When you get down to cases, two of the primary issues in our accelerating public pension crisis are how early can an employee retire and start collecting a pension and when is that employee likely to die and stop collecting a pension.
Well governments at all levels have screwed up the first part by allowing, even encouraging, teachers, cops, firefighters and public works employees to retire at absurdly young ages. Early retirement incentives were created by local school boards to lop off a layer of better paid teachers in their mid-50s. The districts didn’t care because school boards were not paying the pension costs, the state teacher retirement system was on the hook. Sure it is tougher to argue that cops and firefighters need to work longer but, in reality, they do. We can’t be paying pensions for people who retire in their early 50s. And, in the case of municipal employees, it is local taxpayers who are responsible for the payments.
And, yes, public employee unions have actively pushed for these lush benefits. That’s what a union does in representing its members. But all of these pension deals were signed off on by the men and women we elected to local and state offices. They were the ones in charge of representing taxpayers. They failed and now we’re all in the soup.
The other end of the pension spectrum is death. Using solid data to predict the average life spans of retiring public employees is why the hundreds of local pension boards littered around the state hire actuaries. They pay an actuary an annual fee to assess likely costs going forward. That allows, theoretically, proper planning to make sure that funding is adequate now and well into the future.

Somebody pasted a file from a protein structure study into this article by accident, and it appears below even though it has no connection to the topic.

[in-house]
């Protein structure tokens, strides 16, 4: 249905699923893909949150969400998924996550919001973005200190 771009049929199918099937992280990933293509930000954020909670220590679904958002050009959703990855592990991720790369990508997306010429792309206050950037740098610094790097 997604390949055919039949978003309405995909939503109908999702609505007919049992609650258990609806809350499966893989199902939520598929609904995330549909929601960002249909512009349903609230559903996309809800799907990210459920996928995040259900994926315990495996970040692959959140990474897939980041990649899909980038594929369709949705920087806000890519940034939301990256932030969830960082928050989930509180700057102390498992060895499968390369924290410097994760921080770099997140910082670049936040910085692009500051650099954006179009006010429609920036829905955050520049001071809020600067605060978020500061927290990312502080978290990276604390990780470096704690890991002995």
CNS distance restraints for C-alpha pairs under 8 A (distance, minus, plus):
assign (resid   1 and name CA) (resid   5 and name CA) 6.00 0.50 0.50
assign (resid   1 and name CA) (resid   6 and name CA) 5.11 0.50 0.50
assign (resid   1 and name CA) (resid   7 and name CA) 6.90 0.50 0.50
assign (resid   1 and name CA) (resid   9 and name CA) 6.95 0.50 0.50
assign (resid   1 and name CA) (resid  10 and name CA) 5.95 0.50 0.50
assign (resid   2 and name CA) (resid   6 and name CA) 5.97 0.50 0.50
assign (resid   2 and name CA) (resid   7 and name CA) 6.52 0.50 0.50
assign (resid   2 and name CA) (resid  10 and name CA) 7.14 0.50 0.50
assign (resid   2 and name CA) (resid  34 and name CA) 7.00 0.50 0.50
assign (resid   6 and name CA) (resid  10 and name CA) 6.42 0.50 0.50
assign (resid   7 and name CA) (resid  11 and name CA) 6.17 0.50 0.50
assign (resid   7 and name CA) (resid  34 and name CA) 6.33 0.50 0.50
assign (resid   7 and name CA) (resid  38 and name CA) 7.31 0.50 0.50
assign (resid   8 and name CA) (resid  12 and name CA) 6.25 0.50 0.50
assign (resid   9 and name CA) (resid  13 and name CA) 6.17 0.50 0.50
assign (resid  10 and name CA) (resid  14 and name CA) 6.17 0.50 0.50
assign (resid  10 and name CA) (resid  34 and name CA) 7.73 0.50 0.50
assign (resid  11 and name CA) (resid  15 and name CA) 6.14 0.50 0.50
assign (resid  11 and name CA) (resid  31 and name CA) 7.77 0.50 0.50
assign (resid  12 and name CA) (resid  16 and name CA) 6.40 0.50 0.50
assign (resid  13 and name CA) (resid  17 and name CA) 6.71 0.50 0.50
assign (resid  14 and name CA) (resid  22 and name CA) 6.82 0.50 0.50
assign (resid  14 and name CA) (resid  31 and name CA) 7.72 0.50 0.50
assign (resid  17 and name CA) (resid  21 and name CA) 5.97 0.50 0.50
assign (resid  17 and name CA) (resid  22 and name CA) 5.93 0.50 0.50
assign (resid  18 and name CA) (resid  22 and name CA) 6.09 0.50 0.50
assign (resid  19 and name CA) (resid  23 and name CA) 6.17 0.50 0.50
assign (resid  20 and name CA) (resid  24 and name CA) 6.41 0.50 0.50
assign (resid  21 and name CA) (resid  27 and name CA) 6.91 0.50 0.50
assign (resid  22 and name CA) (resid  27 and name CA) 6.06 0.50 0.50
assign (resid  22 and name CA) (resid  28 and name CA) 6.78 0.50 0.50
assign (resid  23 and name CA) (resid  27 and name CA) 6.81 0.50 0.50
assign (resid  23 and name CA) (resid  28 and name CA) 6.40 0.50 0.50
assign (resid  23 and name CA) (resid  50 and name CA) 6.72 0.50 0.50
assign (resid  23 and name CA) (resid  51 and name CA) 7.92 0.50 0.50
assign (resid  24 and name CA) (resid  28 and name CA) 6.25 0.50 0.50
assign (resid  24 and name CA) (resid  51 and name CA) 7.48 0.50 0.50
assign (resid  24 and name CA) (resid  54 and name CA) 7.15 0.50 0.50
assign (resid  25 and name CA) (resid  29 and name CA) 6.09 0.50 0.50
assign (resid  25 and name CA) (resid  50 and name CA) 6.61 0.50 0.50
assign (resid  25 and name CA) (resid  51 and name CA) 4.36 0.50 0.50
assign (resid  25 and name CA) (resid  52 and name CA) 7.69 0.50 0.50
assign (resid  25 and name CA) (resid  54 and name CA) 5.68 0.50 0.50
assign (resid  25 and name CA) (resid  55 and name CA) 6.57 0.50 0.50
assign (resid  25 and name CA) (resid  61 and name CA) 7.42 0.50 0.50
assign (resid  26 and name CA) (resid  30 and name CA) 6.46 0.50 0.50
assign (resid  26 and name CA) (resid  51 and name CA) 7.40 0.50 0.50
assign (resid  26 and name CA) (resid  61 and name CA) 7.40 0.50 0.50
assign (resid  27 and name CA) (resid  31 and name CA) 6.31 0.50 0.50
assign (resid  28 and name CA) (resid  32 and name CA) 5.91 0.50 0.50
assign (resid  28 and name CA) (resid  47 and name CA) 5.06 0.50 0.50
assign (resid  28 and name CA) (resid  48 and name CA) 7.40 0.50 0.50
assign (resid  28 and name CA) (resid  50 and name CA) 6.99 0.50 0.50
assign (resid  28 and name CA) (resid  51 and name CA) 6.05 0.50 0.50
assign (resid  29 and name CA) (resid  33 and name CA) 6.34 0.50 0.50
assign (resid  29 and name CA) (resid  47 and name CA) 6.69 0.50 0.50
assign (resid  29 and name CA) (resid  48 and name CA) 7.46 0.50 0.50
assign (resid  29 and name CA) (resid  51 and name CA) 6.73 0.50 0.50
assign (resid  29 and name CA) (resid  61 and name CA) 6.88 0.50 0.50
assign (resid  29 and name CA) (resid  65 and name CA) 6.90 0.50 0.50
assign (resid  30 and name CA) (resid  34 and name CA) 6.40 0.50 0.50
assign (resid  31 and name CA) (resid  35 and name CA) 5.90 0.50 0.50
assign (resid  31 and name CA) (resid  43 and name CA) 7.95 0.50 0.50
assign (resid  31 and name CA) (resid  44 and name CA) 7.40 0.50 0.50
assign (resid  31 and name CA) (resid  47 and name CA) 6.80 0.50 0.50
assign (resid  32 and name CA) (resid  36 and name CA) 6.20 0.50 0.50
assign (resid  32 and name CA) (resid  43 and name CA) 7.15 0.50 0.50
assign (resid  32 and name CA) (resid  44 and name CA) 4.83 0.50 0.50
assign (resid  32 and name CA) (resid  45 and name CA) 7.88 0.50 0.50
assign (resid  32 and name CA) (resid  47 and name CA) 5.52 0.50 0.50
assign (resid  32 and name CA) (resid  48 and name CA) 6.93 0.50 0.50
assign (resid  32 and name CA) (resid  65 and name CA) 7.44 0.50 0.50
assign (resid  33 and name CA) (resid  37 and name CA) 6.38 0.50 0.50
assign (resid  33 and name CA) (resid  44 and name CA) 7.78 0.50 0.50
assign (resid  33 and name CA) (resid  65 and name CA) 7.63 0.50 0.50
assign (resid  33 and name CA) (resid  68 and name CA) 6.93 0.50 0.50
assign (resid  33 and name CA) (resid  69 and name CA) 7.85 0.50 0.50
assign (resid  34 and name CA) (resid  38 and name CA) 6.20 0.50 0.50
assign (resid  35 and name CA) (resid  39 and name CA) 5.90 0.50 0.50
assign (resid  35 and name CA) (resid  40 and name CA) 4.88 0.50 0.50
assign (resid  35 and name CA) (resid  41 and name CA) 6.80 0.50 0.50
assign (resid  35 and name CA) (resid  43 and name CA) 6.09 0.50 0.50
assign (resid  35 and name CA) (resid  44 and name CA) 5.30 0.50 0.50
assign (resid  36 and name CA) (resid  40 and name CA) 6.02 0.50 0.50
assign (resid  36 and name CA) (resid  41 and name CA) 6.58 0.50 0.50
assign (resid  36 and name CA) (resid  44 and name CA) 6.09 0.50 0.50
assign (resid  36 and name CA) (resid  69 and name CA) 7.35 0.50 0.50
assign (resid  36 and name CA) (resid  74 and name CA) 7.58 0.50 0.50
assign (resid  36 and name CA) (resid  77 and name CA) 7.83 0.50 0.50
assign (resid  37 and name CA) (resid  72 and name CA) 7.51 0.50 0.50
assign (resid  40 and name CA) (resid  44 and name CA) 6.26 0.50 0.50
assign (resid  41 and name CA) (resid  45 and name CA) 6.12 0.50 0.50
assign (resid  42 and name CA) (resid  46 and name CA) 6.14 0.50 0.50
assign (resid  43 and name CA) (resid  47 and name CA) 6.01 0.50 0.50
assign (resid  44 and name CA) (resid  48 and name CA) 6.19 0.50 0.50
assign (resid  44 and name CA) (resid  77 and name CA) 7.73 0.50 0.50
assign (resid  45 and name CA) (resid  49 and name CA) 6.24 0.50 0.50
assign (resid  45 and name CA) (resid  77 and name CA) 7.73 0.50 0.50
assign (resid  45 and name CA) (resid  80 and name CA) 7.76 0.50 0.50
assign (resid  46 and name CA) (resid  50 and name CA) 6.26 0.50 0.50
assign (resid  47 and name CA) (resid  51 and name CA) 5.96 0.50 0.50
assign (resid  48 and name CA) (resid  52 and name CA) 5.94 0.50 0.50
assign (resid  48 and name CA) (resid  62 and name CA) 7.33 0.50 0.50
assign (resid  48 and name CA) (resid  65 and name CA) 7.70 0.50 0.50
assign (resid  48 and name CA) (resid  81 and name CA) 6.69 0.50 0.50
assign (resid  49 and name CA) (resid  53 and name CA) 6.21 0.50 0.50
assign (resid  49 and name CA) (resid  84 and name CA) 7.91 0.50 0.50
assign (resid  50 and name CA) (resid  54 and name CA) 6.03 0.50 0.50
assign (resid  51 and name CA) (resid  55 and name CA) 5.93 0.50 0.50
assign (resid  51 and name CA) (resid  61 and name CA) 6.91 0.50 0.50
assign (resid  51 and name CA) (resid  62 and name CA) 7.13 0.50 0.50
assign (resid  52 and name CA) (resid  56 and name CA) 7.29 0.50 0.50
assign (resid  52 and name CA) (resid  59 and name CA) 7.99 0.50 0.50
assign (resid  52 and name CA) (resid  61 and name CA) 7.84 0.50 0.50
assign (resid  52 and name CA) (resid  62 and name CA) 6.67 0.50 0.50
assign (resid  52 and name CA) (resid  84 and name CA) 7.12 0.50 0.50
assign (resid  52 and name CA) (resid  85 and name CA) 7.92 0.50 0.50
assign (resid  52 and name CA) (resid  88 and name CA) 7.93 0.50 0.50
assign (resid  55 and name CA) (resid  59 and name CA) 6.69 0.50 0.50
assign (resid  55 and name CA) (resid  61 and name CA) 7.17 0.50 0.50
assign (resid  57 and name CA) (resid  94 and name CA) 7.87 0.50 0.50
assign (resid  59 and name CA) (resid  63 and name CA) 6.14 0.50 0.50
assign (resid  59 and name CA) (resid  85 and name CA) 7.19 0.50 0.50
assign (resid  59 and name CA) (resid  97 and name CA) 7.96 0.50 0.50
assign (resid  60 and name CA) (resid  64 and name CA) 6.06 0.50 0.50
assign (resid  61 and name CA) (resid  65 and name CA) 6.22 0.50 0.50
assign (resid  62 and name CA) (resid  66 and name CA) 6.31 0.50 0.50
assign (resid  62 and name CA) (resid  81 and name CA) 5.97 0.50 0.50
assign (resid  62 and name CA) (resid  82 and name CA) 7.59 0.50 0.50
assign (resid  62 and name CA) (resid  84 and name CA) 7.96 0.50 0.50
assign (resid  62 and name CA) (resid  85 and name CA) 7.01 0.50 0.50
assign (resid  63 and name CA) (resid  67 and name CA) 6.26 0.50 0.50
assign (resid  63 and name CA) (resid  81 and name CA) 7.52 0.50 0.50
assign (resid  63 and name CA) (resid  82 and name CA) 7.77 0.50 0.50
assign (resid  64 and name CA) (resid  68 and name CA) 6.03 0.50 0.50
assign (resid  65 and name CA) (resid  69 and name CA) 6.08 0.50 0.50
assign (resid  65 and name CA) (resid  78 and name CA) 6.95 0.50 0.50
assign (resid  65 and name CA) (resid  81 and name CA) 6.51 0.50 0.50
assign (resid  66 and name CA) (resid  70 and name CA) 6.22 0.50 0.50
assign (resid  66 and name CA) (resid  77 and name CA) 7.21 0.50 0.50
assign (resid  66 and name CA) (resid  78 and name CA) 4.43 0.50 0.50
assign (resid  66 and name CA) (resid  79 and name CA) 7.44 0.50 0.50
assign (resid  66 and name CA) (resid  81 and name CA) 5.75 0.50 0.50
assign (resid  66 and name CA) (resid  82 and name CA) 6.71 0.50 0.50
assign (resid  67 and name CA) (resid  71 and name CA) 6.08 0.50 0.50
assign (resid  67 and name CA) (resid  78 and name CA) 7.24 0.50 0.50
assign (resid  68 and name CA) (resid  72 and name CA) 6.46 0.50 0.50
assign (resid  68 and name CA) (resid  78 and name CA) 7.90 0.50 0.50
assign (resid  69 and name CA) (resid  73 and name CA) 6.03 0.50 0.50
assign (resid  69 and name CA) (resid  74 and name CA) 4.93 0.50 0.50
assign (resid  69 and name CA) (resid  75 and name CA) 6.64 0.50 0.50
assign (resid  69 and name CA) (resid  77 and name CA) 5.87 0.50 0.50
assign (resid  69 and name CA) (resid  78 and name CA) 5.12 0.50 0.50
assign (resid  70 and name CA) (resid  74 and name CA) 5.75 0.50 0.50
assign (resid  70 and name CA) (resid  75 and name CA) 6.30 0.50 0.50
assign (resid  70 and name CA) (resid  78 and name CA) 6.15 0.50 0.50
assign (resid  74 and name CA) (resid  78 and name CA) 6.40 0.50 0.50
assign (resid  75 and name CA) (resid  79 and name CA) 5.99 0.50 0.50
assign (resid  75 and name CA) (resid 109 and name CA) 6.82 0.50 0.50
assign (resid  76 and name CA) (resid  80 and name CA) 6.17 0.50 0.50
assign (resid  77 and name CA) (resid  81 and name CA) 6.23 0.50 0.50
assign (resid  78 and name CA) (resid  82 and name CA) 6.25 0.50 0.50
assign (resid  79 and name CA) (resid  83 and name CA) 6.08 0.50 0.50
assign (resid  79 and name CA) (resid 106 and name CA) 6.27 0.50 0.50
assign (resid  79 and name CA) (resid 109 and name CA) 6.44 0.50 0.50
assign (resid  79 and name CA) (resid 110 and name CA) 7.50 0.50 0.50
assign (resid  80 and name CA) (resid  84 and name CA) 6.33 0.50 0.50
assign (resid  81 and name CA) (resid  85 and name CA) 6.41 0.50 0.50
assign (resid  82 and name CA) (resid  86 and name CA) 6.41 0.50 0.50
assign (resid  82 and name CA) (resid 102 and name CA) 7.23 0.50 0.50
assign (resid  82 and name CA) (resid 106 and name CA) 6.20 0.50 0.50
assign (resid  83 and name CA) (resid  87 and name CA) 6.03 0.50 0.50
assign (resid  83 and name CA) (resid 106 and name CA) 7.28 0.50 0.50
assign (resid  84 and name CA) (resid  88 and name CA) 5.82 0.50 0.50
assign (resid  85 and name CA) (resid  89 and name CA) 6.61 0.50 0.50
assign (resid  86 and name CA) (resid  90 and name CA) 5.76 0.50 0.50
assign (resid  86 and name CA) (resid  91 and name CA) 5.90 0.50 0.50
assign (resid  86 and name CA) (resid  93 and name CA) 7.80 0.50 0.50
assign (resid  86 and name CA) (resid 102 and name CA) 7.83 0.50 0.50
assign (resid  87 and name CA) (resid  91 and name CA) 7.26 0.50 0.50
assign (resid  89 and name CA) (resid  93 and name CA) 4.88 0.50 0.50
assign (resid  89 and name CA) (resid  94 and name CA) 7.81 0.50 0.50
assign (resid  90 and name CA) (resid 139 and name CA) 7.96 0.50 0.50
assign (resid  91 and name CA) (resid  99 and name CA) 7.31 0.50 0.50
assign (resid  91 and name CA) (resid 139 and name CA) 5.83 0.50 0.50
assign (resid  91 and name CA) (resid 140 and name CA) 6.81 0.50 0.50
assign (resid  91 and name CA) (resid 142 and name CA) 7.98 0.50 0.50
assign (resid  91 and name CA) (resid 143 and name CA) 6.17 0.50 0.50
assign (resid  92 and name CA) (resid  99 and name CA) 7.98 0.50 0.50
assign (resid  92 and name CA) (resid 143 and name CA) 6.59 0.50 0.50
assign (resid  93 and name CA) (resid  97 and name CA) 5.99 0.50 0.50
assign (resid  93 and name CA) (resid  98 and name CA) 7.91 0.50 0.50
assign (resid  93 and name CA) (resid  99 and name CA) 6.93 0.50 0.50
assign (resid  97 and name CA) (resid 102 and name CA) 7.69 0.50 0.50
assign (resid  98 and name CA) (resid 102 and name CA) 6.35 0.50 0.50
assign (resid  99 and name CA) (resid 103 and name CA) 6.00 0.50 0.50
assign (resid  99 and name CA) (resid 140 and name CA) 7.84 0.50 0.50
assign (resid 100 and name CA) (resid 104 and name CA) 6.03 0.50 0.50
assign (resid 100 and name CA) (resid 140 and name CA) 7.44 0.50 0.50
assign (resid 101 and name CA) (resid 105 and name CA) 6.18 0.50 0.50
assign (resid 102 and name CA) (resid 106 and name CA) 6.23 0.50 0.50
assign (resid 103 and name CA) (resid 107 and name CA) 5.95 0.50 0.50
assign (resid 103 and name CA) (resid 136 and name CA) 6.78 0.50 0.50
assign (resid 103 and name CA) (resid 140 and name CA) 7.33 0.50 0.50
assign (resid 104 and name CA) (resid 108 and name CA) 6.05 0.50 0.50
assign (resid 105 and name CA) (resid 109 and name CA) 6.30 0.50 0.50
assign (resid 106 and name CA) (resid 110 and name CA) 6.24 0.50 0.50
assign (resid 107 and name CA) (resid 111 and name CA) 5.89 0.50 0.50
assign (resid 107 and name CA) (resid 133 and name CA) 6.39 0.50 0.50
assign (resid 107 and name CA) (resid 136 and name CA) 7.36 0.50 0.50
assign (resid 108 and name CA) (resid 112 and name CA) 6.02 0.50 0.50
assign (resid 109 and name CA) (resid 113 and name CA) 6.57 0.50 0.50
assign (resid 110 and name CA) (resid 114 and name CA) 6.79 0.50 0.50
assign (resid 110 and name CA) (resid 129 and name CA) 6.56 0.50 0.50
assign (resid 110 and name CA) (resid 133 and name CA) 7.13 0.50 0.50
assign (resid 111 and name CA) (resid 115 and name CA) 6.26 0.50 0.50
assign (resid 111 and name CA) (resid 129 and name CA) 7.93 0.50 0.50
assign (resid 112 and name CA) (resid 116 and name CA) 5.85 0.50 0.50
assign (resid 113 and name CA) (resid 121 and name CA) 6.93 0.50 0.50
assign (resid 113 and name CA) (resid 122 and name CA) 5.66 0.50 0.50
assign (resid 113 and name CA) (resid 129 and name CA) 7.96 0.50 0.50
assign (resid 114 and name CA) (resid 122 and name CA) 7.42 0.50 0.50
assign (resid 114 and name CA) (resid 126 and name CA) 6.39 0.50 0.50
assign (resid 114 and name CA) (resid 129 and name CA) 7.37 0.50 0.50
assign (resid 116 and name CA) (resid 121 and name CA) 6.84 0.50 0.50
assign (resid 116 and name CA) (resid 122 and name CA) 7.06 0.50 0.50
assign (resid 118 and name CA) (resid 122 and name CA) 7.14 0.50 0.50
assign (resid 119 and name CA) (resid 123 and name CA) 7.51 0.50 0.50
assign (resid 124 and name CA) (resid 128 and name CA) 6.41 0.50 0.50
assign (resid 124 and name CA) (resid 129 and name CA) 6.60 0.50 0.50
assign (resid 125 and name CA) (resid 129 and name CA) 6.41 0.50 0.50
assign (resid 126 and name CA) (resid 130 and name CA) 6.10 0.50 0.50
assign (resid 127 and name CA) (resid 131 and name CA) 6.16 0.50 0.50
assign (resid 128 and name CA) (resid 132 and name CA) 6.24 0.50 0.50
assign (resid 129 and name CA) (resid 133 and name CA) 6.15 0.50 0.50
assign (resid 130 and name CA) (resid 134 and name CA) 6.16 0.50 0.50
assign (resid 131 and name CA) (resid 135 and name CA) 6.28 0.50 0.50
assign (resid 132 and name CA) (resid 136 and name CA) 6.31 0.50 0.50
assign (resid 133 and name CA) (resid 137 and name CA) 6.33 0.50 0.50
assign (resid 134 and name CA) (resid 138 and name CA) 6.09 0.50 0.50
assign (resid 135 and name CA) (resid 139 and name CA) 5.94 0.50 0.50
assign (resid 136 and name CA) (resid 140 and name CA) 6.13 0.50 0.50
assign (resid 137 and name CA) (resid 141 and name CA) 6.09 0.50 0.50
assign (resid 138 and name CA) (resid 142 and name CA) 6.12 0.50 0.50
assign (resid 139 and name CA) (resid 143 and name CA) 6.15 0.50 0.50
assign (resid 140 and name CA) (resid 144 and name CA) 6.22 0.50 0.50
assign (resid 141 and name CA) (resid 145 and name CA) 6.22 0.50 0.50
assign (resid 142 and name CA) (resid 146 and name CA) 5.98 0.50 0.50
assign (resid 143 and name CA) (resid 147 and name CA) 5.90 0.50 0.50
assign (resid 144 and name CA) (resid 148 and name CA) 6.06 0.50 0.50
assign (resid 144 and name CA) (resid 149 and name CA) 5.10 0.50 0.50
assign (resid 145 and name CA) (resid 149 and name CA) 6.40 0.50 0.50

Remember that local pensions are funded from three sources. The employees pay into their own pension at fixed percentages. Accumulated funds are invested for growth. And taxpayers ante up to cover the municipal portion and to make up shortfalls.
This year, Forest Park taxpayers got hit for an extra $200,000 in property taxes required to make up the difference created when Forest Park’s hired actuary, Timothy W. Sharpe, finally and under intense pressure, updated the mortality table he has been using for decades. This fellow, who gets paid $3,500 a year by Forest Park and similar amounts by some 160 other Illinois public safety funds, had been calculating anticipated life spans based on a mortality table created in 1971. You remember 1971. Nixon. Hippies. Vietnam.
Clobbered over the past two years by formal complaints to the Actuarial Board of Counselling and Discipline in D.C., Sharpe updated to the 2000 version. And that change resulted in the $200,000 spike to cover the obvious reality that people are living longer. Four years longer according to the data. Four more years of pension payments to our retired cops and firemen.
The pension mess is harried enough. We should at least be able to count on accurate information from a professional actuary. The nearby towns of River Forest, LaGrange and Western Springs have replaced Sharpe. Forest Park’s pension boards should do the same.